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Nimesh Patel getting kicked off the stage at Columbia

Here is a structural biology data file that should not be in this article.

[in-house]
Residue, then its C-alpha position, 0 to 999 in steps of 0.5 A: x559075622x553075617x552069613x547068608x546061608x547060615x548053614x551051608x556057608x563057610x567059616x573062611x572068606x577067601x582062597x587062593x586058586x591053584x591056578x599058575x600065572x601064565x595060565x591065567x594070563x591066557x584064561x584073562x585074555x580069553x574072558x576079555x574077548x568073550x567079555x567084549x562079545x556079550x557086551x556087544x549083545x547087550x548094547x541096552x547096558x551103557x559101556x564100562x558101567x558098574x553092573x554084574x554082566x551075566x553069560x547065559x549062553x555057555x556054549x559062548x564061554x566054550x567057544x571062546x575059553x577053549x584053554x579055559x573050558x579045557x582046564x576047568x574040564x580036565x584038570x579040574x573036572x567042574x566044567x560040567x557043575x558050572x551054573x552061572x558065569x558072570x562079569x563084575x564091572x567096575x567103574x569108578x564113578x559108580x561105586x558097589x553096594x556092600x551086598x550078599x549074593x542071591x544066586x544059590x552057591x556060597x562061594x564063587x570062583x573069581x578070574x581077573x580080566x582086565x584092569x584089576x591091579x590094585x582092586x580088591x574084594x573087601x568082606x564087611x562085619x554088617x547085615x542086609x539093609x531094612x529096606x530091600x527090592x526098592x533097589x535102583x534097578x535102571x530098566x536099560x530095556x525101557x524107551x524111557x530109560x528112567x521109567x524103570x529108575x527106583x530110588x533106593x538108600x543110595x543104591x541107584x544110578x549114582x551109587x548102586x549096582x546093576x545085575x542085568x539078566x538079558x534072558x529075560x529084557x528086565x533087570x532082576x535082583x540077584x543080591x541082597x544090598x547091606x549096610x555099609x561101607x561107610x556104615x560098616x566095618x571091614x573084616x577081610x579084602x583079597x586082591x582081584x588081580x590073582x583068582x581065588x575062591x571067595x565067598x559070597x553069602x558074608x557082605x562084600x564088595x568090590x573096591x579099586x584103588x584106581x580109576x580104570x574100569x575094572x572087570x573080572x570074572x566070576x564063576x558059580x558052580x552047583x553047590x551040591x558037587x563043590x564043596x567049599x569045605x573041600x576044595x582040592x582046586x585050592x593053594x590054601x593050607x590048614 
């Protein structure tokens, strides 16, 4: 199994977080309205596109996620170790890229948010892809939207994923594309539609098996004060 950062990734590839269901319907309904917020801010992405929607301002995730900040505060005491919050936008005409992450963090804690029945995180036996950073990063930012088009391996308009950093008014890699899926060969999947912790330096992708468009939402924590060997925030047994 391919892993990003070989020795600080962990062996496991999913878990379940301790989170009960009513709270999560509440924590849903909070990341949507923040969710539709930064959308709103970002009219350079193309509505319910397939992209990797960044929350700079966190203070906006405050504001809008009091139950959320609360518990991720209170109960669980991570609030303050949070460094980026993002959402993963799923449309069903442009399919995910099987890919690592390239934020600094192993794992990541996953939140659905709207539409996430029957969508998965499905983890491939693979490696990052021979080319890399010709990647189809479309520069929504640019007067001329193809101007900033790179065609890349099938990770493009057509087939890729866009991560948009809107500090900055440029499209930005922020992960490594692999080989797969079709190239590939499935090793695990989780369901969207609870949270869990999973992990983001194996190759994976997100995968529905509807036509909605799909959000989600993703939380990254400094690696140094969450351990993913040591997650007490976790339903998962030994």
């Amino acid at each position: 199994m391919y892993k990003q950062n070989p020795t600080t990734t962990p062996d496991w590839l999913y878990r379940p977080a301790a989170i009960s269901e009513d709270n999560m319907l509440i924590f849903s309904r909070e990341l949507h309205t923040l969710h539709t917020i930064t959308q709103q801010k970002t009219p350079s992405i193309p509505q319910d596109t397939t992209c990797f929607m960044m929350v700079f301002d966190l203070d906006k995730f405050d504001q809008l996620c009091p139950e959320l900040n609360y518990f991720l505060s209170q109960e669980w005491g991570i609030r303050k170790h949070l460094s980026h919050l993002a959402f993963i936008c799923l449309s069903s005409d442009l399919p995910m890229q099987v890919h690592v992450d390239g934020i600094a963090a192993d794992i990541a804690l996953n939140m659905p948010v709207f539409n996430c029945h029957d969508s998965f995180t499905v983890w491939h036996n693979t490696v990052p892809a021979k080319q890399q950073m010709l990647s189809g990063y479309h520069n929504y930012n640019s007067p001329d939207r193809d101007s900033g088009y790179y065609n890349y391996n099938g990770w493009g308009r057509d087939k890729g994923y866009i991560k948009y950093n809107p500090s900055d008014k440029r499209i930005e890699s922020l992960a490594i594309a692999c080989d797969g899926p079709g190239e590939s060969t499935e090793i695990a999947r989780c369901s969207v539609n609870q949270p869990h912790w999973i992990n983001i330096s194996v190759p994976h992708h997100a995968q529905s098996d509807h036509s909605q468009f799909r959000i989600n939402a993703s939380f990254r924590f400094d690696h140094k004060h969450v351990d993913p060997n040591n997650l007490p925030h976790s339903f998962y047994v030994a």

- Washington Examiner's Eddie Scarry says "nearly the entire room" cheered. The audience is applauding him... Very misleading. - Got a "privacy complaint from an individual regarding your content" with "The information reported as violating privacy is at 0_00-5_26". I trimmed the ending so that any names would be gone. Video got reported again for "violating privacy is at 0_00-4_44". Someone really wants this video censored haha. - If you dislike the content of the video, but like the fact that this video exists, vote thumbs up, not thumbs down. On Friday 11/30/18, I attended an event at Columbia hosted by the Asian American Alliance (AAA) called Cultureshock [ ]. The guest speaker was Nimesh Patel, a comedian who is the first Indian American writer for SNL. Patel was the final act of the night. He gave a stand-up comedy routine that focused on race and other sensitive issues. His performance was essentially this Youtube video of him performing on Seth Meyers [ ] but in real-life – most of the jokes in the video were recycled during the live act. I was laughing hysterically, as were many people, when suddenly, during the middle of his routine, the three stooges from AAA appeared on stage out of nowhere and told him that there was a change of plans and that he had to stop. At first, everyone was confused, and it only became completely clear to me what was going on after the girl said that the tech had a dance marathon and I started recording shortly before this. There were people who were offended by the jokes, and people who were counter-offended that Nimesh was stopped. I personally didn't think any of his material was that offensive. It should have been obvious what his jokes were going to be, and as I said, the act was basically the Youtube video in real-life. There was only one joke that got muffled laughs: how black people do not choose to be gay because that is a double jeopardy (this joke is a common joke). Aside from this, every other joke he told got a laugh from the audience. Some examples of his jokes: - Crazy Rich Asians… No Black people in the Oscars, how about no Asian people in the Oscars… Instead of 12 Years a Slave they could have made 12 Years a Medical Student or 12 Years a Liquor Store Cashier - Things that played off of Asian stereotypes (med-school, strict high-standards parents, needing to work for parents, etc…) - Recycled material from his Youtube videos - The non-VIP section sitting in the back was the student loan section - People who smoke Juuls are smoking USB ports - He came from a ghetto part of New Jersey and made jokes about it - He has a voice that sounds like Lebron James because he grew up around black people - Interacted with audience. Asked audience member her background. She was psychology or pre-med or writing. Made jokes about this. Another audience member was from a ghetto part of New Jersey. Related it to his own ghetto background. Used the audience interaction to transition between jokes. - The black and gay joke was told about 15 minutes in. After his black and gay joke, he realized he told a dud and said the room got tense and transitioned into trashing white people and Republicans. Mike Pence hates gays because he is gay. Some white people think “The South will rise!”. Said that the audience was giving him a Democratic vibe. By kicking Patel off the stage, the organizers had the counter-intuitive effect of making the entire audience feel uncomfortable. At first, I was so stunned that I didn’t really know what to think. In the video, you can see that at least the people around me were stunned. I overheard a lot of people saying things like it wasn’t even that bad or that was so rude. I found it greatly disrespectful to invite a guest to headline a show, and then tell him to leave right in the middle of his act (again, the act was similar to what was already on Youtube). After Patel got kicked off, I felt censored even though I wasn’t the person speaking because I found the jokes funny and harmless. That was the most uncomfortable, awkward I've ever felt at a Columbia event, and the only time I’ve felt that way.
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